But it also hints at a devious and devilish strategy: Suppose is no requirement to issue one, and the only penalty is that the last year’s AFTAP is 82 percent, and the departing president of plan will be deemed to be below 60 percent funded, regardless the company takes an unlimited lump sum on March 28. This is of how well funded the plan actually is. It could be 100 perperfectly acceptable under the PPA rules. The lump sum is quite cent funded, and this strategy would still allow the sponsor to large and alarms the new president, who tells the actuary, “I don’t effectively eliminate a troublesome benefit formerly protected want to pay any more lump sums. Find me a way to accomplish by 411(d)(6), something I would have thought impossible. (The that.” The actuary, being clever, decides, “Well, I just won’t issue same logic would apply to a “Social Security level income” opany AFTAP this year.” On April 1, only half lump sums can be tion, which is also protected by 411(d)(6).) paid, because the presumed AFTAP is now 72 percent, and on A number of other questions are worth a look, such as QuesOct. 1, the AFTAP will be conclusively presumed to be below tion 36, in which the response frankly states that benefits that 60 percent and no lump sums may be paid. provide for annual CPI adjustments are not protected by 411(d) Interestingly, Question 20 posits (6). This response surprised me quite a that “pursuant to the sponsor’s direc- Lump sums, especially in today’s bit, because it seems to contradict antion, the actuary has not issued an swers in previous Gray Books. Instead, low interest rate environment, AFTAP certification since the plan the annual increase is to be treated as can be expensive. A plan was frozen,” and then asks, “Are there “a current-year accrual,” which leads to any adverse consequences resulting burdened with a provision that the unanswered question of whether from the lack of an AFTAP certificathese accruals should be valued as part allows unlimited lump sums tion?” The response is, “No, as long of the target normal cost rather than as the plan remains frozen, does not as part of the funding target, which cannot remove the provision pay UCEBs, (unpredictable contigent from the plan without violating would require them to be fully funded event benefits) and benefits are not when they occur, rather than amorSection 411(d)(6). improved.” Reading this answer, the tized over seven years. clever actuary decides, “Well, if the Another interesting question is 31, sponsor doesn’t want to pay any more lump sums, I just won’t which considers a plan that requires distributions to begin at age issue any more AFTAPs. The plan will be deemed to have an 65, but where a participant cannot be located until age 67. Are AFTAP under 60 percent, and no lump sums can be paid.” the back payments between 65 and 67 (with interest) subject to In such circumstances, the last person to receive a lump sum the prohibited payments rules as a lump sum? The response is, payment would have been the former president of the plan spon- “Although this is considered a prohibited payment, it is also a sor, and one wonders about the potential for violation of the corrective distribution.” It goes on to say that the plan adminisnondiscrimination rules, as well as the possibility for lawsuits trator could make the back payments but that the plan sponsor by disgruntled participants who terminate employment in the would have to make a contribution equal to the restricted porfuture. But the strategy would seem to be airtight under the cur- tion (see Rev. Proc. 2013-12, Section 6.02(4)(e)). This may be rent rules as described in this year’s Gray Book. another possible quagmire for actuaries to avoid. Lump sums, especially in today’s low interest rate environOther than the questions that deal with prohibited payments ment, can be expensive. A plan burdened with a provision that under Section 436, the answers in the Gray Book demonstrate allows unlimited lump sums cannot remove the provision from that the fog created by the PPA’s passage is beginning to dissipate the plan without violating Section 411(d)(6). The answers to and that clarity is gradually returning to pension actuarial work, Questions 20 and 28, when considered together, however, show a very welcome development. that as long as the plan is frozen and doesn’t pay UCEBs, the lump sum feature can effectively be removed by the sponsor, JAMES A. KENNEY, a pension consultant in Berkeley, Calif., simply by directing the actuary never to issue an AFTAP. There is a contributing writer to the EAR.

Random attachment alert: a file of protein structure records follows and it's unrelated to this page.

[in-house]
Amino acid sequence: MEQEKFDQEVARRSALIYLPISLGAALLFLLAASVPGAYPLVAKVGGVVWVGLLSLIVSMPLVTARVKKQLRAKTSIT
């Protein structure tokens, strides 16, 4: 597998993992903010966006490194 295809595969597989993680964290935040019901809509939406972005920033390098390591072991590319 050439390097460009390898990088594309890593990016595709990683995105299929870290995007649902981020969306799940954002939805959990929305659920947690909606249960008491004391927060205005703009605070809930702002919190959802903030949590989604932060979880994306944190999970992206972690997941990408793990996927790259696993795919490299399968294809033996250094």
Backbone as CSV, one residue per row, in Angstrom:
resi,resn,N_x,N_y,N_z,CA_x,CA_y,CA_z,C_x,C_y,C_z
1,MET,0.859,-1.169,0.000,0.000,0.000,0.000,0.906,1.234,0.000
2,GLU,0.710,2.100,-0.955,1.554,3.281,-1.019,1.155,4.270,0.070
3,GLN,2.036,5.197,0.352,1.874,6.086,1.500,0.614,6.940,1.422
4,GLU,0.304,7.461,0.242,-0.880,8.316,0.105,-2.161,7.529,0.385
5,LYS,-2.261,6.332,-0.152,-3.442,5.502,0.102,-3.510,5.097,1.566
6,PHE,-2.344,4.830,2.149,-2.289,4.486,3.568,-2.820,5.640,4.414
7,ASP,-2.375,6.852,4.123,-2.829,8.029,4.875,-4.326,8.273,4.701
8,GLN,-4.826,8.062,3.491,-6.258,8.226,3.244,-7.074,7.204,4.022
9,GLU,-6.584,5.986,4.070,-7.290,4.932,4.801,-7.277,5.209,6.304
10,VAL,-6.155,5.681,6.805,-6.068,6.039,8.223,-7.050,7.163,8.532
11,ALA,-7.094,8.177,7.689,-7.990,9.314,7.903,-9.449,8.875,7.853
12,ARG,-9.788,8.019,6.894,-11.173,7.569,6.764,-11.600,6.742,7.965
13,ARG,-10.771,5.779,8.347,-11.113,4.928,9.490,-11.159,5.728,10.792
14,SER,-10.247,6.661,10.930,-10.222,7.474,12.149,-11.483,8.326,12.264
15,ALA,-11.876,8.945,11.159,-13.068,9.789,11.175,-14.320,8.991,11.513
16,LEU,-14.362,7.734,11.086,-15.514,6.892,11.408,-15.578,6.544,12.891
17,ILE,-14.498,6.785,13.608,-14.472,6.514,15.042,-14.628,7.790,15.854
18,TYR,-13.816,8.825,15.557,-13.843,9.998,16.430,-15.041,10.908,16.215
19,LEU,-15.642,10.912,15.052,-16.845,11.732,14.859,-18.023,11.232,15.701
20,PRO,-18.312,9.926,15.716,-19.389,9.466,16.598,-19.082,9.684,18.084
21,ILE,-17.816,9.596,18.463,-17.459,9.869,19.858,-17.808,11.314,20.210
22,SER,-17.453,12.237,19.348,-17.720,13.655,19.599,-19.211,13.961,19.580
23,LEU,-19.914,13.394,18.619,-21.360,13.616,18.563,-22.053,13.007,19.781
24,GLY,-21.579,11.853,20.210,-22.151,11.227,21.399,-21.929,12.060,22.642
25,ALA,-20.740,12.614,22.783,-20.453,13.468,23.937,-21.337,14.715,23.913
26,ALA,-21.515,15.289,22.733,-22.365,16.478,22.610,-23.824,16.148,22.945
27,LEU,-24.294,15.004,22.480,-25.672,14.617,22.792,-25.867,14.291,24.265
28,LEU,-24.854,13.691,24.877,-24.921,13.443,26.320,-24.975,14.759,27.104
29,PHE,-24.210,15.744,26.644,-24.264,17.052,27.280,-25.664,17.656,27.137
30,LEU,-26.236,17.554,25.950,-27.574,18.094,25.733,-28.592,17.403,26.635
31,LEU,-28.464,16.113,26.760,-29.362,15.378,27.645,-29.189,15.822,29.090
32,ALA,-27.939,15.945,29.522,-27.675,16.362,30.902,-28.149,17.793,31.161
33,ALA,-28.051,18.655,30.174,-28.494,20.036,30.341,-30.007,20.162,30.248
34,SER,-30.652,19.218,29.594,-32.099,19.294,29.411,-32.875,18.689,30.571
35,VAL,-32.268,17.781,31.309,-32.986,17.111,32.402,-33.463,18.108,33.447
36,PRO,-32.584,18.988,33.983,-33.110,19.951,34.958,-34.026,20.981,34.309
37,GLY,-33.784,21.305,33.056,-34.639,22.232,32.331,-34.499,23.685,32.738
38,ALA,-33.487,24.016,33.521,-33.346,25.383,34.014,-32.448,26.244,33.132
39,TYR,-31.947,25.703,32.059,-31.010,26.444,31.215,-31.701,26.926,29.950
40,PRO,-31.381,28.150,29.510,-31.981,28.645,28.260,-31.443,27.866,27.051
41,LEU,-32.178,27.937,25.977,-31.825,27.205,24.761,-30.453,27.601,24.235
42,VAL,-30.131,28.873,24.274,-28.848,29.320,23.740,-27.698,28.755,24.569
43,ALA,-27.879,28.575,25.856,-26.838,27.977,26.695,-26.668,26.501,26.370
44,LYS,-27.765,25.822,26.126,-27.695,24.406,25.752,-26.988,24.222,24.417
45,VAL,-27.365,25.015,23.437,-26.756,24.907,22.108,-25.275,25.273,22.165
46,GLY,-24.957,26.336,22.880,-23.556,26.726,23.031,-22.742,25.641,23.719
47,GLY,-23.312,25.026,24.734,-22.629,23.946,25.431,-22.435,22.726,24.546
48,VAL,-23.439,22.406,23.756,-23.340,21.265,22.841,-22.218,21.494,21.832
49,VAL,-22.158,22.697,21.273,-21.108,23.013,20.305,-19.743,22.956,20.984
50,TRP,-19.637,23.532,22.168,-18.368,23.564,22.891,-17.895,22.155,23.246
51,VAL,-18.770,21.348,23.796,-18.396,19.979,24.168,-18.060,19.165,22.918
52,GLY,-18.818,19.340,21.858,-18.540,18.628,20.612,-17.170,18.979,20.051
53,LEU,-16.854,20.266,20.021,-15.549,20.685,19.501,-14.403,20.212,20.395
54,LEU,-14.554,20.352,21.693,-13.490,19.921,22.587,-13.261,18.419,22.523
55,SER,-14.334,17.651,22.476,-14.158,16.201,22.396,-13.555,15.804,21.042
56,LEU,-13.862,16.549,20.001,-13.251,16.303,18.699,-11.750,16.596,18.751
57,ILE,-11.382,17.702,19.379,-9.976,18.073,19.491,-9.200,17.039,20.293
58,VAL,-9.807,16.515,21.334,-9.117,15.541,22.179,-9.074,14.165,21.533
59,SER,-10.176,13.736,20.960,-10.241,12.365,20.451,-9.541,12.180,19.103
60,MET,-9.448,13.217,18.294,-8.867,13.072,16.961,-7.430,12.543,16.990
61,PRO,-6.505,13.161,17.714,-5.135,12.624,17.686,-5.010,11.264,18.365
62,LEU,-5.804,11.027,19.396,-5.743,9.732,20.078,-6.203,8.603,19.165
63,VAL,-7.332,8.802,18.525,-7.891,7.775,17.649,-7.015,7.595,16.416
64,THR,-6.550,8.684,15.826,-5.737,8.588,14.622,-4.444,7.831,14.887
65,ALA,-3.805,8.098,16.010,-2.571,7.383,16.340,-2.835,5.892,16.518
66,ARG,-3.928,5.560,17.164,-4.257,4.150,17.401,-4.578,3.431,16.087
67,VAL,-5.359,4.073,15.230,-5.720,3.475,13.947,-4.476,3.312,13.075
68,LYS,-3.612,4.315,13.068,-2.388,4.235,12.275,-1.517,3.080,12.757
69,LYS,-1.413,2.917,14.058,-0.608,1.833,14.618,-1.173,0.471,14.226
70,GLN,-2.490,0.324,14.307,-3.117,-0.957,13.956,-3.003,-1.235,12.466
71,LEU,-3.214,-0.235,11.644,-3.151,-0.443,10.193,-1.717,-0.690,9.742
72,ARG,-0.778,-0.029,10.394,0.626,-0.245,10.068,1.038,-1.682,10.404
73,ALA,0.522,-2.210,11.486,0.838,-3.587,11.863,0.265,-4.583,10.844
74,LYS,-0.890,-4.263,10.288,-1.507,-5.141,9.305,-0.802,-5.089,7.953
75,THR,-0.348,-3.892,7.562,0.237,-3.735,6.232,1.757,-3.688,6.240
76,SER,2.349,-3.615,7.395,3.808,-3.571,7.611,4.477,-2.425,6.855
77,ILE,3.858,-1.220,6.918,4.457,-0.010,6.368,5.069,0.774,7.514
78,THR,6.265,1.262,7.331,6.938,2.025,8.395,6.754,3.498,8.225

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Ear fall2013